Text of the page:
Hemon’s Book of Lives

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Aleksandar Hemon’s book of essays, The Book of My Lives reminded me that when I moved back home after failing to make it on my own after college, Yugoslavians were leaving their homes to escape what The Atlantic called “horrific acts of ethnic cleansing” in a “long, complex, and ugly” war.

Hemon’s book documents his search for a new kafana or personal infrastructure as expressed in his story, “The Lives Of A Flaneur.” It reminded me of the very important difference between refugees and immigrants. The former as he observes in “The Lives of Grandmasters” are “uncomfortable in the language they were forced to live in” while I have observed that the latter invites it. His parents are refugees living in Canada as a result of the war. Hemon willing left Sarajevo for Chicago with the hope of a better future. The same dream the persuaded my parents to leave Hong Kong for New York.

Hemon’s begins his book with a story of Shakespearean level drama. Motivated by jealousy, a four year old Hemon confesses to trying to kill his newborn sister. Fortunately, he is unsuccessful. By the end of the story his sister, Kristina, provides him with an important lesson in self identity. He tells his first story in seven parts. As you progress from part one to the last, Hemon reveals the significance of identity from different perspectives — From dominant culture in “Who Are We?” From a refugee’s perspective in “Us Versus Them.” And from the nature of identity itself in the last two parts of his story. 

Hemon’s exploration of identity is an interesting start to his essay collection but it is not representative of his writing in it. The first story at times felt too much like a collegiate Philosophy 101 course or a lackadaisical Sunday beer and cigarettes conversation between happily buzzed college students taking a Philosophy 101 course. “Sound and Vision,” the story that immediately follows is more demonstrative of Hemon’s wit and subtle (and somewhat sentimental) observations.

A death in Zaire and a theft in Italy leave the Hemon family (father, mother, teenaged brother and sister) stranded and penniless far from home. Hemon comments sardonically, “Coming from the promised land of socialism, we had no credit cards.” He then chronicles his father’s decline from a man who dispensed money from “his little man purse with the confidence of a man used to international currencies” to a man “sweating like a hysterical hog” in the hotel lobby intent on proving his suspicions that it was the hotel receptionist who stole the family’s vacation money.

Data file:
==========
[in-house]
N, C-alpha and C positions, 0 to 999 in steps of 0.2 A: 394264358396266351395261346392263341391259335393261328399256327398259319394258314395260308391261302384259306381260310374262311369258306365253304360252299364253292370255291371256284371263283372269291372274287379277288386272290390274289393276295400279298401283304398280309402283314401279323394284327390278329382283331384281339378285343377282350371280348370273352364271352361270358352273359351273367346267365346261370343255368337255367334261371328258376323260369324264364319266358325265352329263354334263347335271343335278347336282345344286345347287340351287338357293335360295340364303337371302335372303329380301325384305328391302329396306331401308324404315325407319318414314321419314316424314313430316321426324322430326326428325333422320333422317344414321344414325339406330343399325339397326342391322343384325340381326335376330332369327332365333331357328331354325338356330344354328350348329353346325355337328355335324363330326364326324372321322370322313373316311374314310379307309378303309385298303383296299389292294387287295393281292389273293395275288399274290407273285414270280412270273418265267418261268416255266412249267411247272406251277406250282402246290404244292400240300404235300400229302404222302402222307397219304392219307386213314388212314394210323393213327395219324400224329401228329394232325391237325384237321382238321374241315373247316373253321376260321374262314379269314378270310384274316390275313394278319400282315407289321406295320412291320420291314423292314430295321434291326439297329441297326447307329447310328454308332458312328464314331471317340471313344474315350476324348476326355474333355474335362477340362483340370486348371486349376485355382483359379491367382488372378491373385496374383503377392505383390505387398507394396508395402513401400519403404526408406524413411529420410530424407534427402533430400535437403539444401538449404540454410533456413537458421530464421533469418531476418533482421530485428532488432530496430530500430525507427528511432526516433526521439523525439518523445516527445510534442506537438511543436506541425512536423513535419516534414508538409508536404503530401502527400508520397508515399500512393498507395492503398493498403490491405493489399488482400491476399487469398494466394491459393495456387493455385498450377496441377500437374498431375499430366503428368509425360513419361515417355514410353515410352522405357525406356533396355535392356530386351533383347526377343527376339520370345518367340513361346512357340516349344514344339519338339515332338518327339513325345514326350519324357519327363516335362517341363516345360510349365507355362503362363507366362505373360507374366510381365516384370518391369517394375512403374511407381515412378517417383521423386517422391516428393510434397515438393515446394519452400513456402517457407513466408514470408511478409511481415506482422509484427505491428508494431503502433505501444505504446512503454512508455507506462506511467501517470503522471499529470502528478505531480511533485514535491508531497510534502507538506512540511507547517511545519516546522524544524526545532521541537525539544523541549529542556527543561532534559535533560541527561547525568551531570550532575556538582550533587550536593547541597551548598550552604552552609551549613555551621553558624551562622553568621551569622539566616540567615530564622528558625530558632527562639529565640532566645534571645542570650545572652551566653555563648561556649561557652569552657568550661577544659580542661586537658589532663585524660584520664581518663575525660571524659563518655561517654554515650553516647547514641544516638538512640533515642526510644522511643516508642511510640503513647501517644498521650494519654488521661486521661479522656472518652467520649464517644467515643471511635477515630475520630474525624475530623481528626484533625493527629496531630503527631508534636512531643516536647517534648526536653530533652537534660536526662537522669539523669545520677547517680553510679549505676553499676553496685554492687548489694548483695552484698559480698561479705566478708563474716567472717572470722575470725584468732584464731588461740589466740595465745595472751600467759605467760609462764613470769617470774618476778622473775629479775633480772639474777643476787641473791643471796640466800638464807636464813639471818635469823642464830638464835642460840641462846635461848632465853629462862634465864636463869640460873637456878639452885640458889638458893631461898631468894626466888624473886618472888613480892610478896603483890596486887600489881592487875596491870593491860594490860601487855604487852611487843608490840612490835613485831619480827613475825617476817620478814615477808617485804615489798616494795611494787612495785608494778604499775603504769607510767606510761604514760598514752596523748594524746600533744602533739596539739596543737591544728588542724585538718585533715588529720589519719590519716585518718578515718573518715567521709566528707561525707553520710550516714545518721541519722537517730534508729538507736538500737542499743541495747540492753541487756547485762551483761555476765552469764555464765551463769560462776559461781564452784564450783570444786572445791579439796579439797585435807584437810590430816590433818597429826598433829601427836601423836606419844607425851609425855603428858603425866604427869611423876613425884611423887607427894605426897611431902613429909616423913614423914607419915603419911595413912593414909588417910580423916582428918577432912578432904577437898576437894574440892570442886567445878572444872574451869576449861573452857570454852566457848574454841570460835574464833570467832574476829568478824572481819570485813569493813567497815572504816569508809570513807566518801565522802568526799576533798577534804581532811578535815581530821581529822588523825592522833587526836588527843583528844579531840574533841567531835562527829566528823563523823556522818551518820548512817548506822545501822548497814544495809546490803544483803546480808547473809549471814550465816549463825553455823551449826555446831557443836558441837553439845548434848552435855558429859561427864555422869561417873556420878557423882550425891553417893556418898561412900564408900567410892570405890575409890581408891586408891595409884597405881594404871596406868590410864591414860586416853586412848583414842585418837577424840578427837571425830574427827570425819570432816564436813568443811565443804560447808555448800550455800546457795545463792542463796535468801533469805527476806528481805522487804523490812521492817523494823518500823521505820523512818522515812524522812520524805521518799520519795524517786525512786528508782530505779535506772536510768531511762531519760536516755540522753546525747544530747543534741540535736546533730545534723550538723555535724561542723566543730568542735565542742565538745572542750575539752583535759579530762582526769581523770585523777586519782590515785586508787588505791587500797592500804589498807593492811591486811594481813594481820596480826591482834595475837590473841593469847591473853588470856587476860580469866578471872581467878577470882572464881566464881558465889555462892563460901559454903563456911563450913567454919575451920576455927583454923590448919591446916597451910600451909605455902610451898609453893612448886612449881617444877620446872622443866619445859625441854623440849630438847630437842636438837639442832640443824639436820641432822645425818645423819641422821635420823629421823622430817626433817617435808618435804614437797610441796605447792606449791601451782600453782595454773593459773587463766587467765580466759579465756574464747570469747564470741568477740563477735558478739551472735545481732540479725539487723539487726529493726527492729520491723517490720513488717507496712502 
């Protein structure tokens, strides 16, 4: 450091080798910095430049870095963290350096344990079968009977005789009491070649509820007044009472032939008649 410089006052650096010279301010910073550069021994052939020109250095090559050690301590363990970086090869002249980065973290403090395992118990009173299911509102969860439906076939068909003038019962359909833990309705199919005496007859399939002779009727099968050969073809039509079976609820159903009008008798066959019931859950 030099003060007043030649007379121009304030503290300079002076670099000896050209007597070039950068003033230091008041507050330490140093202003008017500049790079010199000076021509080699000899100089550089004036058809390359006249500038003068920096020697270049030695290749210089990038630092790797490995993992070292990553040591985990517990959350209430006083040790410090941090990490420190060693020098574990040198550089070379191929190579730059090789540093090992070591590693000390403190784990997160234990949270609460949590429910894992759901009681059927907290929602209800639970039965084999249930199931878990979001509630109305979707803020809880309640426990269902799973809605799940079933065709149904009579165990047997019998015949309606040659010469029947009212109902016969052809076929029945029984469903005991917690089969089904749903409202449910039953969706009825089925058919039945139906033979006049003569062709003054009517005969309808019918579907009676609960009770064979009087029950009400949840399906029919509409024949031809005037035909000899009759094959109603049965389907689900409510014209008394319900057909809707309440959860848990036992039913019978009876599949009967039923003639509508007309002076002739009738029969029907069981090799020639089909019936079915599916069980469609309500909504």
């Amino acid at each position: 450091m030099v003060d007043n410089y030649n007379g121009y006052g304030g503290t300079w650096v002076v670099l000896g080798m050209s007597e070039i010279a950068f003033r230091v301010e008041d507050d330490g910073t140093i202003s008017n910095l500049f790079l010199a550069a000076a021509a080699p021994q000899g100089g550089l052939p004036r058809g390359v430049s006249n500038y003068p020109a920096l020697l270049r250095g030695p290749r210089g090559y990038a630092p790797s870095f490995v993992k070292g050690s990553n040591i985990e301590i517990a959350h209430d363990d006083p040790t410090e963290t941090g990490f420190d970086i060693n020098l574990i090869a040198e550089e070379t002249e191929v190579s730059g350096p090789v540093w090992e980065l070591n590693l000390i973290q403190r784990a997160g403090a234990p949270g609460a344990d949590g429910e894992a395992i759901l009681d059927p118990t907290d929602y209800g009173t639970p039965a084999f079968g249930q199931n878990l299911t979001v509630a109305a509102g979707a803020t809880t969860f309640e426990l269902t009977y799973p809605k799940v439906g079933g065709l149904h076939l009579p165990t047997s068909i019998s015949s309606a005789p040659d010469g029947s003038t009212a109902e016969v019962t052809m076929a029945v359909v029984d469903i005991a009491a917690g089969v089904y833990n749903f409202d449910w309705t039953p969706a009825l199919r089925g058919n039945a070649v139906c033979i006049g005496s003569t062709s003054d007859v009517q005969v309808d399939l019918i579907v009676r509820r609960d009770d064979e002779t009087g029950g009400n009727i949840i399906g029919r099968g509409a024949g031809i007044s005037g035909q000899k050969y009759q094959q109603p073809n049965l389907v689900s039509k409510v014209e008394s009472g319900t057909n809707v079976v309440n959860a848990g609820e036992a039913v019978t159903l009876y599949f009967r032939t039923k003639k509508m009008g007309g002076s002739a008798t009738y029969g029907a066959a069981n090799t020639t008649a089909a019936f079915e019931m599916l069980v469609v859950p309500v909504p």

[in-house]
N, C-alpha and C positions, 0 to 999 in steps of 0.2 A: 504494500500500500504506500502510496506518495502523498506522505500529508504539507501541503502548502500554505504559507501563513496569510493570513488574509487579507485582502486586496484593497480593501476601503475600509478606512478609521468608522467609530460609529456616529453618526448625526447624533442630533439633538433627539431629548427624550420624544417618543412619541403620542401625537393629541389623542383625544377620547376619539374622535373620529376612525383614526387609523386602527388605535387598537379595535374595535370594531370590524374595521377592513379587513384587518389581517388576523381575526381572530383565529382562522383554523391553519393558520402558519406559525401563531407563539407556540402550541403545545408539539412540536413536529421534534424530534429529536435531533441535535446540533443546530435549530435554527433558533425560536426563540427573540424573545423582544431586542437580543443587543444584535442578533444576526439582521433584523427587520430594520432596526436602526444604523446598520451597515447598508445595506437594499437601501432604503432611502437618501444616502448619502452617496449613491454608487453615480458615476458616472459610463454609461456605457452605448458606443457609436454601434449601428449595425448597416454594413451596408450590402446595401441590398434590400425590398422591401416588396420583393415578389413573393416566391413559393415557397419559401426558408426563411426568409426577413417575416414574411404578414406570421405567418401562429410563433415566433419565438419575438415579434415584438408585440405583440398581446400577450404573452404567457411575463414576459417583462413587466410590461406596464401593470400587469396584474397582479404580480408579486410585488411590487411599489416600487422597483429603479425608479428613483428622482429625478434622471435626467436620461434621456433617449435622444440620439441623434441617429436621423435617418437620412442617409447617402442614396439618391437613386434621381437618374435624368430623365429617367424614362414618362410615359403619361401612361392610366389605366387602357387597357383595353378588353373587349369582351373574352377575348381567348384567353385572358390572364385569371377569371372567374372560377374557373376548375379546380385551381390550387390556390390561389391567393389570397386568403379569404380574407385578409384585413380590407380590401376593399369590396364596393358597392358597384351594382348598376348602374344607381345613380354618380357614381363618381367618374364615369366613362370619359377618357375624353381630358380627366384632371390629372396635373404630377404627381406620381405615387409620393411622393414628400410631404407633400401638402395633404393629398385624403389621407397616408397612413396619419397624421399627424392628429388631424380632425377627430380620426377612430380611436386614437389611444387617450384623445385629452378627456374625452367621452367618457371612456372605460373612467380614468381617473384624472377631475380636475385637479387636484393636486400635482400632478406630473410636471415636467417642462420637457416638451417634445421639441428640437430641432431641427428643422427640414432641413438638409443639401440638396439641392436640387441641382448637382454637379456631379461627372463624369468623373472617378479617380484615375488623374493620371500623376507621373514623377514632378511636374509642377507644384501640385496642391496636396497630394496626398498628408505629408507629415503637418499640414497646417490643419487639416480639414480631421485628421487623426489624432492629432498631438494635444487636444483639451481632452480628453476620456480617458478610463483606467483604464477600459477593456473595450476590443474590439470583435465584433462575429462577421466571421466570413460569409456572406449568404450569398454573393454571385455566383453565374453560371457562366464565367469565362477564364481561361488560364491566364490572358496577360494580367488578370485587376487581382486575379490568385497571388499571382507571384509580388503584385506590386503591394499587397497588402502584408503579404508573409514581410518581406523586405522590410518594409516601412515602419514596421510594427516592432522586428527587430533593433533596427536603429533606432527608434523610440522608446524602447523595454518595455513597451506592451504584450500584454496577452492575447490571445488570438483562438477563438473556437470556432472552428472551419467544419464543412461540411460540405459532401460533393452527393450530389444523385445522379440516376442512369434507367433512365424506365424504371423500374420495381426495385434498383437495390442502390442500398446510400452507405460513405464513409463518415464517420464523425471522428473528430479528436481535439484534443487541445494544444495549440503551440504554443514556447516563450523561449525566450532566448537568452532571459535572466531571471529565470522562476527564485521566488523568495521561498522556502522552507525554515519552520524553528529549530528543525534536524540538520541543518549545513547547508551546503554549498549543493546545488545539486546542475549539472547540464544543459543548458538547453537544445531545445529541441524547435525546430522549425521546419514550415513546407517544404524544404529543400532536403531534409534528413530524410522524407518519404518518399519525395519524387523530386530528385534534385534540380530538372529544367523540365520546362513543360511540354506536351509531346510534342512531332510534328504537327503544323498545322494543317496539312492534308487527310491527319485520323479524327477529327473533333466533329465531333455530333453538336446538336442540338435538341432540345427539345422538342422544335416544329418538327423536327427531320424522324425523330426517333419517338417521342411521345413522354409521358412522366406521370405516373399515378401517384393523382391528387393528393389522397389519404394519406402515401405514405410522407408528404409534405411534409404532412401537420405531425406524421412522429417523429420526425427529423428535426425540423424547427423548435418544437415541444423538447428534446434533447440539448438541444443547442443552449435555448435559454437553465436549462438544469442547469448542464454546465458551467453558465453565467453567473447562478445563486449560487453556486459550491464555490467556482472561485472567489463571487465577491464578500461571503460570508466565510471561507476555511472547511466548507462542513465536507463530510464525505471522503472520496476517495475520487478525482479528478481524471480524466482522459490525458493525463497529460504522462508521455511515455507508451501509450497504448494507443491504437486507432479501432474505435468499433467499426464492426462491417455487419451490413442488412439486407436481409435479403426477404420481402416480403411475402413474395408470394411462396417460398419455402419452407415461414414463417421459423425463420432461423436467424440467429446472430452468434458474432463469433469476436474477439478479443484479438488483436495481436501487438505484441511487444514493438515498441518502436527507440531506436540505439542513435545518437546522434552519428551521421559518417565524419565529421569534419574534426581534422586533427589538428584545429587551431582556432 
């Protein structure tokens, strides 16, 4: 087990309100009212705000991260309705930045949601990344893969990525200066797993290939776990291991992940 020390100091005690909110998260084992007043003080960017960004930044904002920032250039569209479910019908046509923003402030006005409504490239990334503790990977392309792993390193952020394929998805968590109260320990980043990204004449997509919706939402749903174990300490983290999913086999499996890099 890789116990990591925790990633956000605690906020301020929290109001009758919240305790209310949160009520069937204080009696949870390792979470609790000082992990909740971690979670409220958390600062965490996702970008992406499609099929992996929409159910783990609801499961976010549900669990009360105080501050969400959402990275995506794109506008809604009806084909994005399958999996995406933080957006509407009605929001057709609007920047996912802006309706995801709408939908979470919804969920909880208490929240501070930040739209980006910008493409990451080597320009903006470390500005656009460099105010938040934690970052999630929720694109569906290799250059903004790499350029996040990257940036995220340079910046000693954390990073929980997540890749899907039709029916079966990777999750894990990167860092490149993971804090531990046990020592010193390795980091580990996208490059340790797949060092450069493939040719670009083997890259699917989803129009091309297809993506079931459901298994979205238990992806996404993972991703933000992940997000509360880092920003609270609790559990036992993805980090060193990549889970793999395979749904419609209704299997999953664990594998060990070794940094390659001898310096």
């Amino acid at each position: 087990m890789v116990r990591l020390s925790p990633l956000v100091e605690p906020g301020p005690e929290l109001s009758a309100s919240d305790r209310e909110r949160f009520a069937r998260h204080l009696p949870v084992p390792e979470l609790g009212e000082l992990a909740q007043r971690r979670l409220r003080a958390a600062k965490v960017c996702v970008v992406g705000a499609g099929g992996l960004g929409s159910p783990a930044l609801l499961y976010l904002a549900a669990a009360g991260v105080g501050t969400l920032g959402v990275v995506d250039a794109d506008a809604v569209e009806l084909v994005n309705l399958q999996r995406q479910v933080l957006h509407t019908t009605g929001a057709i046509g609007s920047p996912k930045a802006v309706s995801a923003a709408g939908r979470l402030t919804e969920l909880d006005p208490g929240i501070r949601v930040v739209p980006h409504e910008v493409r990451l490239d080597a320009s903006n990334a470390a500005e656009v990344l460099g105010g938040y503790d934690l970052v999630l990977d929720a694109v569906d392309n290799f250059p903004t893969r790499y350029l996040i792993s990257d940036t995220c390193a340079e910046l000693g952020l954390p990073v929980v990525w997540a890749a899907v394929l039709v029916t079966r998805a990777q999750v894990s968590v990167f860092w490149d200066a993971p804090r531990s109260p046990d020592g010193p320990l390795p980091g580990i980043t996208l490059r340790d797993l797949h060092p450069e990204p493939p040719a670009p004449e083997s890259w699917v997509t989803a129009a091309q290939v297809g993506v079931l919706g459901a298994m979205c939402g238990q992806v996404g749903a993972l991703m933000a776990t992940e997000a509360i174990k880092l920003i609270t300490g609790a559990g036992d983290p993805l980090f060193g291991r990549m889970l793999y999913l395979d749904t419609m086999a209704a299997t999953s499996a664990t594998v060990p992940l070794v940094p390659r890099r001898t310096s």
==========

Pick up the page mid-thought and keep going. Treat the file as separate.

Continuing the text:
The story has a happy ending though. His mother takes charge of the situation. She sells her gold necklace and demands everyone go on a family walk that evening. It is exactly what they need. Hemon writes, “I still cherish the memory, which contains all the smells, sounds, and visions from Lido… the parents holding hands, as if in love, the children licking gelatto paid for with family gold.” 

The title of the story is a nod to David Bowie. When their mother gives them a portion of the money received from the sale of her necklace, the Hemon children run to the record store and purchase David Bowie’s Low. “Sound and Vision” is one of the tracks on the album. I wish Hemon would have told us why he and his sister chose Bowie that day. Was it because they were both fans or because it was the only artists they recognized? I know why I might’ve chosen Bowie though I probably wouldn’t have chosen Low

That’s the best thing about Hemon’s book — It invites so many other conversations and tangents. His opening story sent me on a familiar but long unvisited trek through questions of cultural and ethnic identity as the American-born son of Chinese immigrants and the father of third generation Asian American kids.